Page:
Quick recipe – 1 gallon of mead
- 3lb honey
- juice of 1 lemon (citric acid)
- 1 cup of black tea (tanin)
- 1 teaspoon yeast nutrient
- Yeast (wine yeast, not bread yeast)
- campden tablets (available online or at any wine making / brewing shop / wilkinsons)
WARNING – clean your equipment well before it touches anything that is going to sit for weeks, or you will end up with something that is NOT drinkable
While brewing this I ALWAYS use sterilised equipment, we are growing a yeast in ‘ideal conditions’ which means anything that gets in there will grow nicely too. Pay attention to anything that touches the mix, spoons, siphons, funnels, etc. A quick rinse under the tap or dropping equipment on the floor then using it it not ok – the “5 second rule” does NOT apply here – dipping a finger in to “try a bit” can have consequences.
You will need :
- 2 x 1 gallon demijohn – a glass (or plastic) vessel that can be sealed
- a bung / stopped with an airlock
- a siphon tube / funnel /
- sterilising fluid / powder
My method would be
- stick it all in a 1gallon demijohn without the yeast, adding 1 crushed campden tablet – this will kill off anything (yeast/mold) that might be in the ingredients that would grow when you don’t want it to.
- Put the bung and airlock on – agitate after 1 day to make sure the campden tablet has distributed well
- Leave for 48hrs – allowing the capden tablet to take effect, and that effect to wear off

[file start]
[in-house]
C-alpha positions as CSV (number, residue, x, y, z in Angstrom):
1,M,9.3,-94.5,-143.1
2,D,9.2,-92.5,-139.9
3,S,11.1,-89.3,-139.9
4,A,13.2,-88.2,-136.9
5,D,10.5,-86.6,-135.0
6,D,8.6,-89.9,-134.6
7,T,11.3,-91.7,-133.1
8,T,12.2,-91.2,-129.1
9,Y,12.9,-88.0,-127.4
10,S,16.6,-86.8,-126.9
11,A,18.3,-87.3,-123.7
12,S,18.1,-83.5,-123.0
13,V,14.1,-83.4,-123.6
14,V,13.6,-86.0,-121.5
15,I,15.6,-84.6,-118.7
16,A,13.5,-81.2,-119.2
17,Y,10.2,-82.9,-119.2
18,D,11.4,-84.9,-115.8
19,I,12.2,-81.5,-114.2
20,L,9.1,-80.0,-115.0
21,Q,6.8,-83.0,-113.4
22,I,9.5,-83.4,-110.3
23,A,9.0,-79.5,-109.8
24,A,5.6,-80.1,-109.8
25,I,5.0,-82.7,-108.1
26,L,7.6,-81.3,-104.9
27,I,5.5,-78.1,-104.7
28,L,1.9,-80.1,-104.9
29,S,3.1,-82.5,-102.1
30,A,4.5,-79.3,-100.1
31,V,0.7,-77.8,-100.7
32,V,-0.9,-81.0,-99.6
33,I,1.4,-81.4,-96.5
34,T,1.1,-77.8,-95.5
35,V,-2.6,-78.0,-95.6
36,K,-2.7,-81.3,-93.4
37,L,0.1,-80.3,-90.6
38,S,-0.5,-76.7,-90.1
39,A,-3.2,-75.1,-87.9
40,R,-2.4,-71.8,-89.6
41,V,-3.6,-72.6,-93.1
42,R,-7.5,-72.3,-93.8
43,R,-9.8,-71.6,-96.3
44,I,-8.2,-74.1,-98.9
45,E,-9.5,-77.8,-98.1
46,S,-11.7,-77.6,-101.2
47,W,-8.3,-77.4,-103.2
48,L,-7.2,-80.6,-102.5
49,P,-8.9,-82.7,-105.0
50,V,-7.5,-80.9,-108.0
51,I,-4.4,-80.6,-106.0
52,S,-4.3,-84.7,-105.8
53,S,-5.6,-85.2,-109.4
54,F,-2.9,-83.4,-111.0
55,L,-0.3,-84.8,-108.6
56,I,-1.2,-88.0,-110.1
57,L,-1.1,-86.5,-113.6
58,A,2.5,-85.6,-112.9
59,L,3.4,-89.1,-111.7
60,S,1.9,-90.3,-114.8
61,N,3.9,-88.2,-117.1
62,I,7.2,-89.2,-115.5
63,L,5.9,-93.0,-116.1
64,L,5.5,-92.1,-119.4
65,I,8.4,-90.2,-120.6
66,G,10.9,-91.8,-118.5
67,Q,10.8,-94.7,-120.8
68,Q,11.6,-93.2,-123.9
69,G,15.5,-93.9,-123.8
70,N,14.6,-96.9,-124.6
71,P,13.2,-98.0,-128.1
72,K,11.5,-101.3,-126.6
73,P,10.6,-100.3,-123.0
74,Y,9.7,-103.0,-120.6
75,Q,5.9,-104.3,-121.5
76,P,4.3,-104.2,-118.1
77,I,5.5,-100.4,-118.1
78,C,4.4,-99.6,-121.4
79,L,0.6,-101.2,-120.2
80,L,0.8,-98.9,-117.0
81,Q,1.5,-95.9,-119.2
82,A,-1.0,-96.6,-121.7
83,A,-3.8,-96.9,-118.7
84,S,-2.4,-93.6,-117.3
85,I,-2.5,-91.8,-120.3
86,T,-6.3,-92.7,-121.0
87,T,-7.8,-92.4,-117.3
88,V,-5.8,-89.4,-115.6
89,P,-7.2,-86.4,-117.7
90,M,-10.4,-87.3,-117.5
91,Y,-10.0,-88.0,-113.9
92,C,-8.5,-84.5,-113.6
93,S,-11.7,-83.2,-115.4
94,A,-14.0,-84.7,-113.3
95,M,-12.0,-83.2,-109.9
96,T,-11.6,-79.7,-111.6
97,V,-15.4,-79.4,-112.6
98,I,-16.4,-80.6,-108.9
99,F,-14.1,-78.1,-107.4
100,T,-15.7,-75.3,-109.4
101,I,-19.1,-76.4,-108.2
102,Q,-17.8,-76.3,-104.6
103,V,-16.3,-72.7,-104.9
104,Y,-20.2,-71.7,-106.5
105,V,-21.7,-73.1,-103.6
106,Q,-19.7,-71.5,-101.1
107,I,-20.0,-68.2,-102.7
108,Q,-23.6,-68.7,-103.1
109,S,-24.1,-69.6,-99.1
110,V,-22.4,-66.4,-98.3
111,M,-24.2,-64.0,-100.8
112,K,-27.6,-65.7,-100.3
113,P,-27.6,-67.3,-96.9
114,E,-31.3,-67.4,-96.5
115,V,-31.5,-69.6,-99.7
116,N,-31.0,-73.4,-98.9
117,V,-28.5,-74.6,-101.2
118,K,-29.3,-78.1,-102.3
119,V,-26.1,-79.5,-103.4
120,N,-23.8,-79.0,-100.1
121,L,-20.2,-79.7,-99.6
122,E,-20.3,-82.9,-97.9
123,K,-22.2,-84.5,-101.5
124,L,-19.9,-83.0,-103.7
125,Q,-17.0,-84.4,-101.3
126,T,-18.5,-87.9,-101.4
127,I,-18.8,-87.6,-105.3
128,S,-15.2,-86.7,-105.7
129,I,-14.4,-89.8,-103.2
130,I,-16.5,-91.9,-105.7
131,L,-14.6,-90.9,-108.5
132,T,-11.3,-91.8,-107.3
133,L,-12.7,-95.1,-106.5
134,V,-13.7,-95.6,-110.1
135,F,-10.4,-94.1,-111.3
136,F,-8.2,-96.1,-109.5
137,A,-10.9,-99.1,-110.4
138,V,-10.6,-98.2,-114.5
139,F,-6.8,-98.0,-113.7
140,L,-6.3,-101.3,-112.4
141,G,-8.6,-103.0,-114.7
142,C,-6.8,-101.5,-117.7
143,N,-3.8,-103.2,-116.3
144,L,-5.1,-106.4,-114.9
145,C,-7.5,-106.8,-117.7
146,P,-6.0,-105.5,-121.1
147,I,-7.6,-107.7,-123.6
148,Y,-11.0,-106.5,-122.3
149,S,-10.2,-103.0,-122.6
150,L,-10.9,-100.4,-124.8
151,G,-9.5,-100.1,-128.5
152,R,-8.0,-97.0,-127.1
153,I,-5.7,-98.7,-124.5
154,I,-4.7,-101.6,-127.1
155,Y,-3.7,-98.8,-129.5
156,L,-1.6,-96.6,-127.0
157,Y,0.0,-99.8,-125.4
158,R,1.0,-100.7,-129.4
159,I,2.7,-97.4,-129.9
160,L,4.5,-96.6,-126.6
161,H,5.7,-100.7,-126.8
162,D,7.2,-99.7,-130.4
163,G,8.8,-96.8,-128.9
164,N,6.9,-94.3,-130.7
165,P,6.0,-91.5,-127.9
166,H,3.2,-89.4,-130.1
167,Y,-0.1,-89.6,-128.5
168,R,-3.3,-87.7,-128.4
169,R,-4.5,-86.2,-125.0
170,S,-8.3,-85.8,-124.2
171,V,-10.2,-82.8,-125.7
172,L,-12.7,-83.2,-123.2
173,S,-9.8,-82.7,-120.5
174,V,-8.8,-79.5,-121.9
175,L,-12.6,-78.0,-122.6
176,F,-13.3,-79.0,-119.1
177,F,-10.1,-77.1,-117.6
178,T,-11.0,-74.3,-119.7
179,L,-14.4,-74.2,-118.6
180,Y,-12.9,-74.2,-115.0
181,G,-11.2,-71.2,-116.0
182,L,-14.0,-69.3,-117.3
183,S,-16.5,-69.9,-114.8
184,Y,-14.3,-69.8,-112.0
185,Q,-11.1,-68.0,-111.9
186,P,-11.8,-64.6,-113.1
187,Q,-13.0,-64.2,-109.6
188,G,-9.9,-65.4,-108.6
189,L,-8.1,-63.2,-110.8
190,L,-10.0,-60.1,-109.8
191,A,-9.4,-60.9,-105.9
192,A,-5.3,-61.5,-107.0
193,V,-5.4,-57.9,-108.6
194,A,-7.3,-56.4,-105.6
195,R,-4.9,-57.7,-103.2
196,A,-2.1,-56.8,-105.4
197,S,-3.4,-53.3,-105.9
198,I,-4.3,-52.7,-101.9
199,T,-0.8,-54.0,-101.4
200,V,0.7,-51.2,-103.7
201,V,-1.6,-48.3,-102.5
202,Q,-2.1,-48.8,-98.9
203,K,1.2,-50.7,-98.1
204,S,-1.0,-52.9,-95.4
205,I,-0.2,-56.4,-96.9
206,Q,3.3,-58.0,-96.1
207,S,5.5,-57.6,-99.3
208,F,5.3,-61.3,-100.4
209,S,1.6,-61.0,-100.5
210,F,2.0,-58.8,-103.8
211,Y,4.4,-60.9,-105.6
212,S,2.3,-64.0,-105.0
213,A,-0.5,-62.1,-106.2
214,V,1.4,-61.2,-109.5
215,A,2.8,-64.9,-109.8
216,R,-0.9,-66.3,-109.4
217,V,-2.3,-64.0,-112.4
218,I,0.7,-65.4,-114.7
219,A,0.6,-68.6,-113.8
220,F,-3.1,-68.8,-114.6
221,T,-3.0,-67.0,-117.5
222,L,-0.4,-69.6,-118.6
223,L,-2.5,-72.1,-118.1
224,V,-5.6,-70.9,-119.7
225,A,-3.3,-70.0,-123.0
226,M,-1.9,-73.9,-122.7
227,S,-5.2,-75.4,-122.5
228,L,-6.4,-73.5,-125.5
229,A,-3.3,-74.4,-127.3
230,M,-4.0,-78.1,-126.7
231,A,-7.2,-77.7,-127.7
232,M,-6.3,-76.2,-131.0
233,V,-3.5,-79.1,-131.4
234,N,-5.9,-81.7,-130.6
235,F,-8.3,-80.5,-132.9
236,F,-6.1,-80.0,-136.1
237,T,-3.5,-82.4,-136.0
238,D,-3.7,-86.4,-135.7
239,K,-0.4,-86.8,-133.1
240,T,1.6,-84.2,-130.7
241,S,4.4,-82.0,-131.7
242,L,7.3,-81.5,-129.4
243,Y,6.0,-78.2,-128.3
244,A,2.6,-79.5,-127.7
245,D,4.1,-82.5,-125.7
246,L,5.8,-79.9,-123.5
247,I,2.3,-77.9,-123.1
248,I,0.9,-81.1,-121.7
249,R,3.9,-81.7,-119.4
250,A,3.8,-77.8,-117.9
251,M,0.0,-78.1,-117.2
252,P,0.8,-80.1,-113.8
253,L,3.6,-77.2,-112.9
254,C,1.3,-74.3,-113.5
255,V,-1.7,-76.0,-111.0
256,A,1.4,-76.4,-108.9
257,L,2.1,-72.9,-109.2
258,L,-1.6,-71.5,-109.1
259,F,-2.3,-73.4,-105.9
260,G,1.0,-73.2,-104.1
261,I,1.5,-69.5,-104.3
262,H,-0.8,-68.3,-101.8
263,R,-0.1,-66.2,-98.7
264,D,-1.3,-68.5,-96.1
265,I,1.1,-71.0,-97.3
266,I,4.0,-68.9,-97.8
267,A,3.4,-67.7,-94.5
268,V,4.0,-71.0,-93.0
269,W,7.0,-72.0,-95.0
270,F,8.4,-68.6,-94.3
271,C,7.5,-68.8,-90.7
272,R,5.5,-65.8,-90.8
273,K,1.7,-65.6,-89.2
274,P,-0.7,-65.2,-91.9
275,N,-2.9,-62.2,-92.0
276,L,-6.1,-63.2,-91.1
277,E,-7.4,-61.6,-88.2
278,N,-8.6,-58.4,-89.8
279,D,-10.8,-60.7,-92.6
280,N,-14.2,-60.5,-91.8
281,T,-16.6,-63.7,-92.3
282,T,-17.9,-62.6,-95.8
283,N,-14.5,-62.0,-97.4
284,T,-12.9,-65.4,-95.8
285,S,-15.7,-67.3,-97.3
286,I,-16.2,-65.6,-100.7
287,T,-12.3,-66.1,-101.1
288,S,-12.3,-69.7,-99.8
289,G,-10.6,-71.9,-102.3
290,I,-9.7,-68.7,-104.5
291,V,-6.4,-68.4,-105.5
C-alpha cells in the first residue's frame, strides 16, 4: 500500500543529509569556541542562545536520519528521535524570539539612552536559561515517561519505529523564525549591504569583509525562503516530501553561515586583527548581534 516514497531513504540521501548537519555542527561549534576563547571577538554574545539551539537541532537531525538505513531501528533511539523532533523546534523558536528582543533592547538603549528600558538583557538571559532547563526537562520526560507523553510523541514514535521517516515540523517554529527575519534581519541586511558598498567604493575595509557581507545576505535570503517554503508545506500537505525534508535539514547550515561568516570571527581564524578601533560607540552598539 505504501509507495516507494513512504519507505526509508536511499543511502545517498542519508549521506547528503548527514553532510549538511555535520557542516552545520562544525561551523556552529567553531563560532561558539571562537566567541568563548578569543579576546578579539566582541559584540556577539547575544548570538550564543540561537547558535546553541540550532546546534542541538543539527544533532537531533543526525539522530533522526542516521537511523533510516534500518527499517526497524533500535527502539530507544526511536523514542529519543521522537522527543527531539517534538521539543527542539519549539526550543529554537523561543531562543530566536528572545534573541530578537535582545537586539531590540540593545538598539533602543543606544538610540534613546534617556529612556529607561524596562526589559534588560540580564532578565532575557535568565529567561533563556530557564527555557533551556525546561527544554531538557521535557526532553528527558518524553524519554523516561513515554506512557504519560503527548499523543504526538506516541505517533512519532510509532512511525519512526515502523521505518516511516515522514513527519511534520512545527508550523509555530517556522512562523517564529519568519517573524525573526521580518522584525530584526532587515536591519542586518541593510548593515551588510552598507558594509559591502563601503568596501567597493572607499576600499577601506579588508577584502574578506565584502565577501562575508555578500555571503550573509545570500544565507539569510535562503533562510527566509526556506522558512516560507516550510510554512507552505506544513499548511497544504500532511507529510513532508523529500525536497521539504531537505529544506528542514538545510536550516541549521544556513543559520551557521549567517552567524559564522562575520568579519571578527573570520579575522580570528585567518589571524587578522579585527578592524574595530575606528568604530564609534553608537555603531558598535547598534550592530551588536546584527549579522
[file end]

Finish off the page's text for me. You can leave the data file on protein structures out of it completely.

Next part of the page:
- add the yeast and stir / shake well.
- the 48hrs following this will feature significant fermentation, so be aware of flying bungs. Store in a warm place, not over 25°C, not under 18°C – airing cupboards are good – too hot kills the yeast, too cold makes fermentation slow
- Agitate every 7 days, trying distribute the sediment around – you should see bubbles rising in the airlock – this is the product of fermentation (CO2).
- If you are storing in a warm place for long periods it may need topping up with boiled water (boiled to prevent contamination).
- The airlock will also likely need topping up – do not let it run dry.
- After 4 weeks* decant / siphon (‘rack’ is the technical term) into a new demijohn to separate from the sediment.
- * this should be 4 days after there are no more bubbles seen in the airlock
- It can be moved from the warm location as fermentation should no longer be happening
- Fermentation can be ‘stopped’ by adding a campden tablet, shorter fermentation will mean a dry / stronger mead, shorter will mean a sweeter mead (subject to yeast used)
- Decant again 7 days later after sediment has formed again
- 7 days later, it can be bottled and drunk – but it will improve if stored in a cool place